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Double-Blind, Placebo-Controlled Pilot Randomized Trial of Methylprednisolone Infusion in Pediatric Acute Respiratory Distress Syndrome

Drago, Bonny B. MD1; Kimura, Dai MD2; Rovnaghi, Cynthia R. MS3; Schwingshackl, Andreas MD, PhD2; Rayburn, Mark PharmD4; Meduri, G. Umberto MD5; Anand, Kanwaljeet J. S. MBBS, DPhil, FAAP, FCCM, FRCPCH2

Pediatric Critical Care Medicine: March 2015 - Volume 16 - Issue 3 - p e74–e81
doi: 10.1097/PCC.0000000000000349
Online Clinical Investigations
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Objective: Low-dose methylprednisolone therapy in adults with early acute respiratory distress syndrome reduces systemic inflammation, duration of mechanical ventilation, and ICU length of stay. We report a pilot randomized trial of glucocorticoid treatment in early pediatric acute respiratory distress syndrome.

Design: Double-blind, placebo-controlled randomized clinical trial.

Setting: Le Bonheur Children’s Hospital, Memphis, TN.

Patients: Children (0–18 yr) with acute respiratory distress syndrome undergoing mechanical ventilation.

Interventions: Patients were randomly assigned to steroid or placebo groups within 72 hours of intubation. IV methylprednisolone administered as loading dose (2 mg/kg) and continuous infusions (1 mg/kg/d) on days 1–7 and then tapered over days 8–14. Both groups were ventilated according to the Acute Respiratory Distress Syndrome Network protocol modified for children. Daily surveillance was performed for adverse effects.

Measurements and Main Results: Thirty-five patients were randomized to the steroid (n = 17, no death) and placebo groups (n = 18, two deaths). No differences occurred in length of mechanical ventilation, ICU stay, hospital stay, or mortality between the two groups. At baseline, higher plateau pressures (p = 0.006) and lower Pediatric Logistic Organ Dysfunction scores (p = 0.04) occurred in the steroid group; other characteristics were similar. Despite higher plateau pressures on days 1 (p = 0.006) and 2 (p = 0.025) due to poorer lung compliance in the steroid group, they had lower PaCO2 values on days 2 (p = 0.009) and 3 (p = 0.014), higher pH values on day 2 (p = 0.018), and higher PaO2/FIO2 ratios on days 8 (p = 0.047) and 9 (p = 0.002) compared with the placebo group. Fewer patients in the steroid group required treatment for postextubation stridor (p = 0.04) or supplemental oxygen at ICU transfer (p = 0.012). Steroid therapy was not associated with detectable adverse effects.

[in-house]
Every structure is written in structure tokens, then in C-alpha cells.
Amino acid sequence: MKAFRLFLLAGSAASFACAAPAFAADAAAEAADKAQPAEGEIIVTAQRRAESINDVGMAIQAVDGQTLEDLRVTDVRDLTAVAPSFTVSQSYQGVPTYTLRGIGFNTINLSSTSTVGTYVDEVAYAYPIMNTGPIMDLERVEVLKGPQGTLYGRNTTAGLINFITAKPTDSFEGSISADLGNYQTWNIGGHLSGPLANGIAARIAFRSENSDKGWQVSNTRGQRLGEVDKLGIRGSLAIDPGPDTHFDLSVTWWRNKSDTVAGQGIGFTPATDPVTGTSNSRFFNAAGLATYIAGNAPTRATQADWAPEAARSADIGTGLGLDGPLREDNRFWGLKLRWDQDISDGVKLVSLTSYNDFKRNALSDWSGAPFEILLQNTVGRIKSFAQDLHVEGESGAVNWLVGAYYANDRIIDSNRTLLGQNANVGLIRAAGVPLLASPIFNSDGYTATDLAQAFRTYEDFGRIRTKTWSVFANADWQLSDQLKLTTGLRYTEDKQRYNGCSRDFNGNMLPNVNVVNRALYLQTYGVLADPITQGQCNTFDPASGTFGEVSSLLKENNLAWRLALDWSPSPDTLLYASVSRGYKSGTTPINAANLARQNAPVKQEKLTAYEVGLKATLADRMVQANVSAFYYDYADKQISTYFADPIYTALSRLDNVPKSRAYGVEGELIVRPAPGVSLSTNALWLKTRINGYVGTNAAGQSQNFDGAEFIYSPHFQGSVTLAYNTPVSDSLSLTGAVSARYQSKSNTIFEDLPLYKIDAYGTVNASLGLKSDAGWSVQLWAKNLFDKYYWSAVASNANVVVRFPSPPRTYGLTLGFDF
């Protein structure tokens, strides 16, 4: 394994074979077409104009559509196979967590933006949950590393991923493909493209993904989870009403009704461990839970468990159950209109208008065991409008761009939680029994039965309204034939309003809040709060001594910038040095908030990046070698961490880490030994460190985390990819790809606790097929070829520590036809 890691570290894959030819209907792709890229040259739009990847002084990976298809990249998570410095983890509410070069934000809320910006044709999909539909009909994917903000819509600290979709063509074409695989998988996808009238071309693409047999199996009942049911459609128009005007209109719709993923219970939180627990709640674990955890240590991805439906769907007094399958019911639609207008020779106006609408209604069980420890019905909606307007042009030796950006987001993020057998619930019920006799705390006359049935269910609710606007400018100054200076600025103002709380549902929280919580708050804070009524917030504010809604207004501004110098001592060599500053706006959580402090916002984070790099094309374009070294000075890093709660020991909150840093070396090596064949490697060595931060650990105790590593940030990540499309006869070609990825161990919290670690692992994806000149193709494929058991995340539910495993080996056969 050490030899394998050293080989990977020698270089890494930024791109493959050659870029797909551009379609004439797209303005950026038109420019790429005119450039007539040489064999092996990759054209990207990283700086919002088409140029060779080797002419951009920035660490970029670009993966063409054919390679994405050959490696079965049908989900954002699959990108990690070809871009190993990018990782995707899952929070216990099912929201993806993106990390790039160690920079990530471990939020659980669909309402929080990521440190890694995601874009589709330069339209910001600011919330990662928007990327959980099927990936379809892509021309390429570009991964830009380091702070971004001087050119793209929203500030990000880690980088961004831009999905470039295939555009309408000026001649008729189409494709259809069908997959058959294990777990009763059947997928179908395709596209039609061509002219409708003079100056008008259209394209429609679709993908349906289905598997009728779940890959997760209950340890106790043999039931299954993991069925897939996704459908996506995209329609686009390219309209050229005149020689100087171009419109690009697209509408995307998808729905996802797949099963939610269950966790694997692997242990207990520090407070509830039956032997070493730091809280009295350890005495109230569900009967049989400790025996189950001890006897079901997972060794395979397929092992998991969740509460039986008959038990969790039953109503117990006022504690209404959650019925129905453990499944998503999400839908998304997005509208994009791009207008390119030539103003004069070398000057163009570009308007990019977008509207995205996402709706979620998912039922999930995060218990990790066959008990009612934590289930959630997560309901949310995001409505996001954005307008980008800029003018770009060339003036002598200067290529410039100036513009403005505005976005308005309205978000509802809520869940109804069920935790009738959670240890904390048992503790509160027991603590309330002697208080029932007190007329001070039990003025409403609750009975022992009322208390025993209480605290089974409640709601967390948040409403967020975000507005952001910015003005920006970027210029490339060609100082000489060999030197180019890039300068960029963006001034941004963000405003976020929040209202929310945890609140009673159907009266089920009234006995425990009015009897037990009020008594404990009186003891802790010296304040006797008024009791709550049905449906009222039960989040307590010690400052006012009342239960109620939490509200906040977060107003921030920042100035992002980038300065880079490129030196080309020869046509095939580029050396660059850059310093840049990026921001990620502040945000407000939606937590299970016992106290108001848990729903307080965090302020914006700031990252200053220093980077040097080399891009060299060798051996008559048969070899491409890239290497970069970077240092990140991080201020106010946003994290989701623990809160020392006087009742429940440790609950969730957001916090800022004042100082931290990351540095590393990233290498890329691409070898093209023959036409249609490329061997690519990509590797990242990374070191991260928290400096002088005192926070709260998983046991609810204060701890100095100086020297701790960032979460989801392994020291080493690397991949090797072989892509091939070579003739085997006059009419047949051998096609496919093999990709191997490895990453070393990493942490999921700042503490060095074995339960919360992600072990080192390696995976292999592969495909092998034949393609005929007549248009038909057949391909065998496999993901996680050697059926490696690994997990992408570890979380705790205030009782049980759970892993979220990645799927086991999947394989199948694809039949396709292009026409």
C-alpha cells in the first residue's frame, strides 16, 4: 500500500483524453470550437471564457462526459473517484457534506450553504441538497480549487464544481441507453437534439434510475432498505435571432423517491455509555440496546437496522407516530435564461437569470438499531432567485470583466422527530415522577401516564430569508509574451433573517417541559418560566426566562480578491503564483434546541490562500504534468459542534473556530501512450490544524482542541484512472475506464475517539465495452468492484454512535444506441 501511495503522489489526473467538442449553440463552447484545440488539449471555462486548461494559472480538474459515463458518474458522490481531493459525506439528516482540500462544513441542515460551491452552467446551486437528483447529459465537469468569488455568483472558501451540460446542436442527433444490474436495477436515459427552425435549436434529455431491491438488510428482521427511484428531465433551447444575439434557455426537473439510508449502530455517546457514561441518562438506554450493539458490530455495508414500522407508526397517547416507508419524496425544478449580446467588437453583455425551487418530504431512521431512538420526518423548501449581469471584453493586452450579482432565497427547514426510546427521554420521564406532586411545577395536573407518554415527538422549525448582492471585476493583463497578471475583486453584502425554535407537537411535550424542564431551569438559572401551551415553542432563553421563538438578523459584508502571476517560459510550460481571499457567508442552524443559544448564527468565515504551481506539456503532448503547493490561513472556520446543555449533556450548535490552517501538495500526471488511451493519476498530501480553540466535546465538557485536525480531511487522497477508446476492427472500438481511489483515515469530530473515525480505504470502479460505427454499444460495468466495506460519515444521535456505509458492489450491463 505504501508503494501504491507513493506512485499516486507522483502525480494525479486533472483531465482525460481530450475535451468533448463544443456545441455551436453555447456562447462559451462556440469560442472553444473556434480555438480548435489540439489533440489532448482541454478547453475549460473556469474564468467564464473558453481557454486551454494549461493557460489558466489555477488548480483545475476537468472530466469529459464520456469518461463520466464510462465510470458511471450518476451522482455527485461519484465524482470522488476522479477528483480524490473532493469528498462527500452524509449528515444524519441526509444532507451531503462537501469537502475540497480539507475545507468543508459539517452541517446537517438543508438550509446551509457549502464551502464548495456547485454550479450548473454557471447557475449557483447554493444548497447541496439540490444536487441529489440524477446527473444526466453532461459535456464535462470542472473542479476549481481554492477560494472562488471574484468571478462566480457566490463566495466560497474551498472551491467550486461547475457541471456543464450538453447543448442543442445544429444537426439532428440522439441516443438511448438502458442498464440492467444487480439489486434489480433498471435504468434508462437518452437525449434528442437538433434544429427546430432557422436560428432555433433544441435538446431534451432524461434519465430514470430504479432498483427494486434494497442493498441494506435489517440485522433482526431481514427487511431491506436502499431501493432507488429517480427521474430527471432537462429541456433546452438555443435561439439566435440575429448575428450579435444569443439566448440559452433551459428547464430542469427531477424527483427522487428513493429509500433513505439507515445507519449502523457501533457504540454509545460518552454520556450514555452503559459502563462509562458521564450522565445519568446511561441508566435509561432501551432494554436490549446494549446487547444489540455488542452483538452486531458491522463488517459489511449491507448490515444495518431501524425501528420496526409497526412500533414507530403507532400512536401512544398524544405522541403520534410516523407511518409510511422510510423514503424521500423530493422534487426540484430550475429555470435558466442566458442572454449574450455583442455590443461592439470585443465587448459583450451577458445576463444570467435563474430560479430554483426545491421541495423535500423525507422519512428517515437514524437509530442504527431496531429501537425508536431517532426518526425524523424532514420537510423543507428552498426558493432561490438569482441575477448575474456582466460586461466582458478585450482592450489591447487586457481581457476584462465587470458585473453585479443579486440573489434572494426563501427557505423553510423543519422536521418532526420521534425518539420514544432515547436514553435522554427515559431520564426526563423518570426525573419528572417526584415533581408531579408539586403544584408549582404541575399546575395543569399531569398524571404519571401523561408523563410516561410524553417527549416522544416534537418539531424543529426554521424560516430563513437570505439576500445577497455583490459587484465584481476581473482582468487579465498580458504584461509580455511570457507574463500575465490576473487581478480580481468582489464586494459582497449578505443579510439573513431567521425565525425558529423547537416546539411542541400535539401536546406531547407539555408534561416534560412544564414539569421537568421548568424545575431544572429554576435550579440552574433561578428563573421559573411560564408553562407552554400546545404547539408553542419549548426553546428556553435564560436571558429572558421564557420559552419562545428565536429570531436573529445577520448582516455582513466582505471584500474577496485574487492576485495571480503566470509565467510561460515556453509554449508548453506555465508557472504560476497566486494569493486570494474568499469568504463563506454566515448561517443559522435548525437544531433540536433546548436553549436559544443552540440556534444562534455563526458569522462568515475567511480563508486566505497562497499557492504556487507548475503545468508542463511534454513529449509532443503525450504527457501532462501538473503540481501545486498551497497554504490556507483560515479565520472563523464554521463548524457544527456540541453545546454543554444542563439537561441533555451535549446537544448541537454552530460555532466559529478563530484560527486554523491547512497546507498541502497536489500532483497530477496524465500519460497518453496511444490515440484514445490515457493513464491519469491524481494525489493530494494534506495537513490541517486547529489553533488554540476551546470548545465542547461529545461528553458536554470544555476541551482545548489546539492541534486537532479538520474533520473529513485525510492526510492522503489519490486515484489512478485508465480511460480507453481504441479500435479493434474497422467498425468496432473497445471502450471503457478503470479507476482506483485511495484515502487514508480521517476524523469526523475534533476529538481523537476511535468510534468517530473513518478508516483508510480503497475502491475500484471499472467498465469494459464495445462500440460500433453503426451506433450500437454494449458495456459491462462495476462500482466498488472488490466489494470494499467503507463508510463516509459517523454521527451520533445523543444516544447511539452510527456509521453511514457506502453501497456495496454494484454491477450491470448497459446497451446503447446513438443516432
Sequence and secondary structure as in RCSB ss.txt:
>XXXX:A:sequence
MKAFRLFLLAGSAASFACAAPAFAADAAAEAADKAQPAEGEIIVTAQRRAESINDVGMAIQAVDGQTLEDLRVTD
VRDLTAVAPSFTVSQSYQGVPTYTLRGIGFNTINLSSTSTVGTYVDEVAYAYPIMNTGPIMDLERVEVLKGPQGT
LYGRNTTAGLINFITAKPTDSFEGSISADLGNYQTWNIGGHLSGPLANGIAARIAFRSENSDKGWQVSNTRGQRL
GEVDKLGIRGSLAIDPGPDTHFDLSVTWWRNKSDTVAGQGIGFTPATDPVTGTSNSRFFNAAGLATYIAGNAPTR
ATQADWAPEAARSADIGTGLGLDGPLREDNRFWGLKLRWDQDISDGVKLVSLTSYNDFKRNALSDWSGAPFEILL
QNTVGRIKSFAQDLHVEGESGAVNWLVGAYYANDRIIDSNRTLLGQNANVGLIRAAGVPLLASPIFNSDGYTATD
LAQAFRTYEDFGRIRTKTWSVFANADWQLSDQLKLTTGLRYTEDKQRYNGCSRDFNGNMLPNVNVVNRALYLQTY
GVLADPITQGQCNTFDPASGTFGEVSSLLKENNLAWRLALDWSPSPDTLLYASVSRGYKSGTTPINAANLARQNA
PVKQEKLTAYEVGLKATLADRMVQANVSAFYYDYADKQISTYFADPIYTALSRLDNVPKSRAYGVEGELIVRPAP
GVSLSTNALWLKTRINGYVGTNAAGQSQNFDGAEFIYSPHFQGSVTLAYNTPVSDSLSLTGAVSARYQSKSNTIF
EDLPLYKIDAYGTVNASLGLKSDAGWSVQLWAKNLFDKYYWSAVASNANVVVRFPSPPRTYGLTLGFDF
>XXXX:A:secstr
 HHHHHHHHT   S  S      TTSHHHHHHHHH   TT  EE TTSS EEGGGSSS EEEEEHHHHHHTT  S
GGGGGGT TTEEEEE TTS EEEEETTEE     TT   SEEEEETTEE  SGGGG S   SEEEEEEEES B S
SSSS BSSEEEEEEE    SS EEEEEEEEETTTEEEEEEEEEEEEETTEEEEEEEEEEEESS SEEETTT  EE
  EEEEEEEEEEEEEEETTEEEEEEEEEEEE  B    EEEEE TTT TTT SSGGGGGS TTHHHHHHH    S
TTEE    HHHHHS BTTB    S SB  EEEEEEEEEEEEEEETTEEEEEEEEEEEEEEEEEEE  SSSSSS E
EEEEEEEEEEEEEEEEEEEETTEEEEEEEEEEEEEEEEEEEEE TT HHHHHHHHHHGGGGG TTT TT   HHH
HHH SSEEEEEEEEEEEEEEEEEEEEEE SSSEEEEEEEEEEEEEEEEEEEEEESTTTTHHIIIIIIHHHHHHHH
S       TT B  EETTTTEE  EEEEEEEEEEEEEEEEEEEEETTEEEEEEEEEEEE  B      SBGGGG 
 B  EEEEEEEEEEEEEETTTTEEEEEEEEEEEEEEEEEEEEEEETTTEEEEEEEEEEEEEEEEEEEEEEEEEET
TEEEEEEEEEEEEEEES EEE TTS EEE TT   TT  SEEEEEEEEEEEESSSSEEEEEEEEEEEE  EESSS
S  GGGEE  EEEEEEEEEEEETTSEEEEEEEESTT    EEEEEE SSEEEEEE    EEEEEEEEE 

Conclusion: This study demonstrates the feasibility of administering low-dose glucocorticoid therapy and measuring clinically relevant outcomes in pediatric acute respiratory distress syndrome. Changes in oxygenation and/or ventilation are consistent with early acute respiratory distress syndrome pathophysiology and results of similar clinical trials in adults. We propose and design a larger randomized trial to define the role of glucocorticoid therapy in pediatric acute respiratory distress syndrome.

1Prohealth Pediatrics, New York, NY.

2Department of Pediatrics, University of Tennessee Health Science Center, Memphis, TN.

3Pain Neurobiology Laboratory, University of Tennessee Health Science Center, Memphis, TN.

4Department of Clinical Pharmacy, Le Bonheur Children’s Hospital & College of Pharmacy, University of Tennessee Health Science Center, Memphis, TN.

5Department of Medicine, Division of Pulmonary, Critical Care, and Sleep Medicine, Memphis Veterans Affairs Medical Center, Memphis, TN.

ClinicalTrials.gov number: NCT01274260.

Supported, in part, by the American Medical Association Foundation (Seed Grant Program, 2011) and Le Bonheur Children’s Foundation. The sponsors had no role in the 1) study design; 2) data collection, data analysis, or interpretation of data; 3) the writing of this article; or 4) the decision to submit the article for publication.

Dr. Anand consulted for AstraZeneca, Inc.; received support for article research from AMA Foundation and the Le Bonheur Foundation; and received royalty payments from UpToDate, Inc. and Elsevier Science Publishers. His institution received grant support from the NIH/NICHD. Dr. Drago received support for article research from the American Medical Association (AMA). Her institution received grant support from AMA seed research grant. The remaining authors have disclosed that they do not have any potential conflicts of interest.

For information regarding this article, E-mail: kanand@uthsc.edu

©2015The Society of Critical Care Medicine and the World Federation of Pediatric Intensive and Critical Care Societies